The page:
You didn't read my post otherwise you'd have the answer. What's not to like about the 'Product league'? The fact that through the constant pursuit for customers and money the 'Product league' deprives potential future England players of a meaningful football upbringing. So many have faltered in their development after being swallowed up by the big clubs. There's not much beyond the squad that we took in the way of regular top-flight English starters - Southgate took just about the only collection of players he could assemble and, because English talent, playing regularly is at such a premium in an import swamped league he's had to put square pegs in round holes - Walker at CB, Young at LB

It was a rhetorical question but I would point out that our record in the World cup has been dismal since it's inception in 1930, way before the Premier League came into being.




'Dismal'? I heard a rumour we won it once. Could be wrong. Quarters in 86 and 70, semis in 90. Hardly dismal. If you love the Premier League so much go join the other bandwagon jumpers, get your Liverpool shirt and sky package. Same teams winning it and in top 5 every season, i.e. those with most money - wow that's fun isn't it?

One win and two semis (no one in their right mind would consider quarter finals a success for a football nation our size) in 88 years is by my reckoning dismal and I would have thought, considering you don't have what can be described as a positive outlook on life, you would agree with me.
I have had my Sky package since the inception of the Premier League and can't wait for the season to start. I get you are not the biggest football fan on Earth but surely I would have thought even you can see some merit in the quality of football on offer in the Premier League, but if it's not to your taste don't watch it and waste your money.


Confused.
If the quality of football in the premier league is so good, and all of England's squad play for teams in the premier league how is it the national team's record is 'dismal'?
Answer. Because the Consumer League sidelines potential English talent in favour of ready made imports to keep sky fans dribbling down their replica shirts at their new billion pound squads.

As a knowledgable Premier league consumer perhaps you can go on my other thread and name your next best squad of English players after the 23 they took to Russia?

By all means enjoy sky's never ending coverage and hyperbole as Watford battle with Bournemouth but remember it's their millions that have distorted the playing field so that the likes of Plymouth Argyle will almost certainly never reach the top flight and its their endless nauseating adulation of the 'big 4' that has created a whole wave of plastic fans who will never set foot in home park let alone the stadiums of their adopted clubs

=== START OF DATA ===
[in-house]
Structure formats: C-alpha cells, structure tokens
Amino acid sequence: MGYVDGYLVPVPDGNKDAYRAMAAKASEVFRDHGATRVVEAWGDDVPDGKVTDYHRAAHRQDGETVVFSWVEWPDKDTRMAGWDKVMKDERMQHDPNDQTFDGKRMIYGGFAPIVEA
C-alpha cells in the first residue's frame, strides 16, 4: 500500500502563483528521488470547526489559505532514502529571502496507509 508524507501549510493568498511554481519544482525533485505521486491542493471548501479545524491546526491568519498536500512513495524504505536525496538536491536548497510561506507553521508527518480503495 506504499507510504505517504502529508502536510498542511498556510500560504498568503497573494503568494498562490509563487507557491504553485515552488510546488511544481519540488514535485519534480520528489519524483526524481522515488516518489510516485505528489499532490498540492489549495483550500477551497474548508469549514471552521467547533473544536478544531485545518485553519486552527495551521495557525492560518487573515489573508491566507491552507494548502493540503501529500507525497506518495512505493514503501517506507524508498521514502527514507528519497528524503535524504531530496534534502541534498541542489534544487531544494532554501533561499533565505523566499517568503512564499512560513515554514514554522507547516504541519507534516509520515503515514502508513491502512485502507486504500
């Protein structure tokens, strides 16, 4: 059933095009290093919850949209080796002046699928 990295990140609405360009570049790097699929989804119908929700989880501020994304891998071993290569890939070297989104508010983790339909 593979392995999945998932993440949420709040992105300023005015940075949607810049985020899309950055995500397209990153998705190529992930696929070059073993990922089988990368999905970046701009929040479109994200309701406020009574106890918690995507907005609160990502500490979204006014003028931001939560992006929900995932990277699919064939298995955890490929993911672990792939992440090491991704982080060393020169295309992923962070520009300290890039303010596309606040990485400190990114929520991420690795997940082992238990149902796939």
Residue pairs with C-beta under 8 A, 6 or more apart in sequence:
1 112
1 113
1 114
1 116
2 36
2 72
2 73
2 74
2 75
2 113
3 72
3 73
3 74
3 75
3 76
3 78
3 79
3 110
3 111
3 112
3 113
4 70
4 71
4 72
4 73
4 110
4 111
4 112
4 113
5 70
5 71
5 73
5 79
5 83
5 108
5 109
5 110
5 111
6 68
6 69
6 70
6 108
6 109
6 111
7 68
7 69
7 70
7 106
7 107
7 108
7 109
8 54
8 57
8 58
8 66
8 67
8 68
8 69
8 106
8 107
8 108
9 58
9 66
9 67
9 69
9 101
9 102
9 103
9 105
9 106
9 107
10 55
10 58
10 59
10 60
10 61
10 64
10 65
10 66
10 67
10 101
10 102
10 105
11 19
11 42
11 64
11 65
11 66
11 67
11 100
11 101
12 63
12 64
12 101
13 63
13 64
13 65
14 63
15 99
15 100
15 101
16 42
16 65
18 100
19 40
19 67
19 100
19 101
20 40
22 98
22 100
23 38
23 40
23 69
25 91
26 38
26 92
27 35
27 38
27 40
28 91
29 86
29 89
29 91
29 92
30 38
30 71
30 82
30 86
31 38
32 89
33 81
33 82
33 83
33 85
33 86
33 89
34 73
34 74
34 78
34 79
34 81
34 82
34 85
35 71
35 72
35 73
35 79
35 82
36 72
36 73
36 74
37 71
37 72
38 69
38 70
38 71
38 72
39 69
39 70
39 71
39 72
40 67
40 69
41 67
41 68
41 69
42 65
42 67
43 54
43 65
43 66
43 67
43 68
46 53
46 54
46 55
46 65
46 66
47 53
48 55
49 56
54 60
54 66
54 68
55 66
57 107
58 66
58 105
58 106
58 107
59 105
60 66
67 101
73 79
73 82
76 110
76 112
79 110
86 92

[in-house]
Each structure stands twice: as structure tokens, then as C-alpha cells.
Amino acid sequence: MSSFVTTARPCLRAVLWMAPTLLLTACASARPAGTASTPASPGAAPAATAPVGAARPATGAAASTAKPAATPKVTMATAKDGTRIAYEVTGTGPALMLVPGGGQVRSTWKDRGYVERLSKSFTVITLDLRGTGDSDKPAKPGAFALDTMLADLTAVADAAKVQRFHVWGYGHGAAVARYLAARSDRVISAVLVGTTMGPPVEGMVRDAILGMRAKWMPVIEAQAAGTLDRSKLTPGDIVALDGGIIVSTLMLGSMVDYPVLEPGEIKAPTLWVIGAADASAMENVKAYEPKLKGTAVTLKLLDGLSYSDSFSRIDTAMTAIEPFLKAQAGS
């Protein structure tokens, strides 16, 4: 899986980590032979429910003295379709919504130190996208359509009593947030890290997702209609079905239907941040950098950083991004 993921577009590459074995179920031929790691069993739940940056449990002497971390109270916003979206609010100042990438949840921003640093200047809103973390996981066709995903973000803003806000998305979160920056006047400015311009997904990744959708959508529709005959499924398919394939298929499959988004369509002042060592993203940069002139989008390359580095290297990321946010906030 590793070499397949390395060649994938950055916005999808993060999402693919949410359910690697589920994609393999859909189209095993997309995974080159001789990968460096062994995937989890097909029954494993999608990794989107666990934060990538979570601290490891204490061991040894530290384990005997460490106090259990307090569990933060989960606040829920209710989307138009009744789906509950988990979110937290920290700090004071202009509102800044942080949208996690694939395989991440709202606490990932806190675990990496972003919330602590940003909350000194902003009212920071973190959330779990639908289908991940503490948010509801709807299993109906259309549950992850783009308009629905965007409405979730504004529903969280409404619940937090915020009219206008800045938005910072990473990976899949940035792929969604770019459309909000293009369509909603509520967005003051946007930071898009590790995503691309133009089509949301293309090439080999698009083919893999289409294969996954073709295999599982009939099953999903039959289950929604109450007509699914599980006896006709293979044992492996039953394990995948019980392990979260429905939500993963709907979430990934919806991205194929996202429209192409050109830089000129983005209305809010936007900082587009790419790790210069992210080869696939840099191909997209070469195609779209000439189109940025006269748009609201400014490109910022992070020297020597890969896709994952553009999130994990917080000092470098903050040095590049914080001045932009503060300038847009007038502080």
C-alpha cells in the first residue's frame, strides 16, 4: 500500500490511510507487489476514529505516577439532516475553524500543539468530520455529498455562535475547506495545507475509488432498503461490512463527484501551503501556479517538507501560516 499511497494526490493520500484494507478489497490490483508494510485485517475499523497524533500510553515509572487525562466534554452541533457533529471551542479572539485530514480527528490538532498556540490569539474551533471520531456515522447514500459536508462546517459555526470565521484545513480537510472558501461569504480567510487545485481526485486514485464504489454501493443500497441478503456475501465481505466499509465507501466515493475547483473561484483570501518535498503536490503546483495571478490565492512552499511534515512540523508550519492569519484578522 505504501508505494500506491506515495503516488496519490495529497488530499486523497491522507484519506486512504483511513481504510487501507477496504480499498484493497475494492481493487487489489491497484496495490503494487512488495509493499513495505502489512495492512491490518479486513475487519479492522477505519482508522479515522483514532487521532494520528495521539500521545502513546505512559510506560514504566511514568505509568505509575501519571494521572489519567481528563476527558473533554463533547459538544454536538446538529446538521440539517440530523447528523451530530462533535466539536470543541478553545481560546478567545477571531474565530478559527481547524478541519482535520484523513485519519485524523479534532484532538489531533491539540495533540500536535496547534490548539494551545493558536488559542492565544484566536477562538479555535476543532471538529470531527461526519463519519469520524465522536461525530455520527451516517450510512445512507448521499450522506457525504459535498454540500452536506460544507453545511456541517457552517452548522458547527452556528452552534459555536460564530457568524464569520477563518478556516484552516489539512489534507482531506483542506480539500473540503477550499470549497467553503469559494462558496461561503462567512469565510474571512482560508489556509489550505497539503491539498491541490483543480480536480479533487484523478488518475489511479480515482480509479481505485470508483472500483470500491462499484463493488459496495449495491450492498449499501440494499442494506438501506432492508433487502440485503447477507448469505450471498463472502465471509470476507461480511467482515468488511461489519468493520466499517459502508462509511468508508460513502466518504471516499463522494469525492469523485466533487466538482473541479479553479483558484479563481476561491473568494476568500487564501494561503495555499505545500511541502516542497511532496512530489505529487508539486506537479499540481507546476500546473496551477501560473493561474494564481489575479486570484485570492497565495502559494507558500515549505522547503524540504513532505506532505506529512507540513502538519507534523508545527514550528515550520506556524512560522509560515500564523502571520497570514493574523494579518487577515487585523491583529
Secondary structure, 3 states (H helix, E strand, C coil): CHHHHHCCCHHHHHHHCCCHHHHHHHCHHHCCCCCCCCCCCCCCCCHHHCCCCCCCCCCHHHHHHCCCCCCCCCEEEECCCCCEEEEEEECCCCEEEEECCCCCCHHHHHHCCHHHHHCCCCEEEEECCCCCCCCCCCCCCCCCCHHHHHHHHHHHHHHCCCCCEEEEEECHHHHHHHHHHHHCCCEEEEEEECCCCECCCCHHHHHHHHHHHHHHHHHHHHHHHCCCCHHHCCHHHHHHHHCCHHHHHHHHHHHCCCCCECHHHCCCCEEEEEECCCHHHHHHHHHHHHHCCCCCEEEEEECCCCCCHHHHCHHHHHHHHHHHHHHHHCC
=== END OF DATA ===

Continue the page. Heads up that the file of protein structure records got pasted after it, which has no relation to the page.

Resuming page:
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 Post subject: Re: An English Mentality Issue
PostPosted: Thu Jul 12, 2018 7:54 pm 

Joined: Wed Sep 06, 2006 7:20 pm
esmer wrote:
Balham_Green wrote:
esmer wrote:
up_the_line wrote:
esmer wrote:
up_the_line wrote:
There is no English Mentality issue.

There is an England Experience issue.

The squad had very in the way of personnel with real big, later stage, tournament.
Similarly, notably the (slight) error for the winning goal was that of a player (Stones), who is a bit part player for his domestic team.
This has been picked up on another thread, but England don't just have to play against another XI, they have to struggle against a domestic league that provides scant opportunity for young English players to cut their teeth in high-level football. A number of last night's players had spent time out on loan at lower league teams whilst their parent clubs employ an import in their position. Some of them have had arduous pathways back into top flight football after being previously discarded. The positive is that people from around the nation identified with the players more, the negative is that they are several stages behind their opponents who learn their trade in league (most obviously our own) and European competition against the best.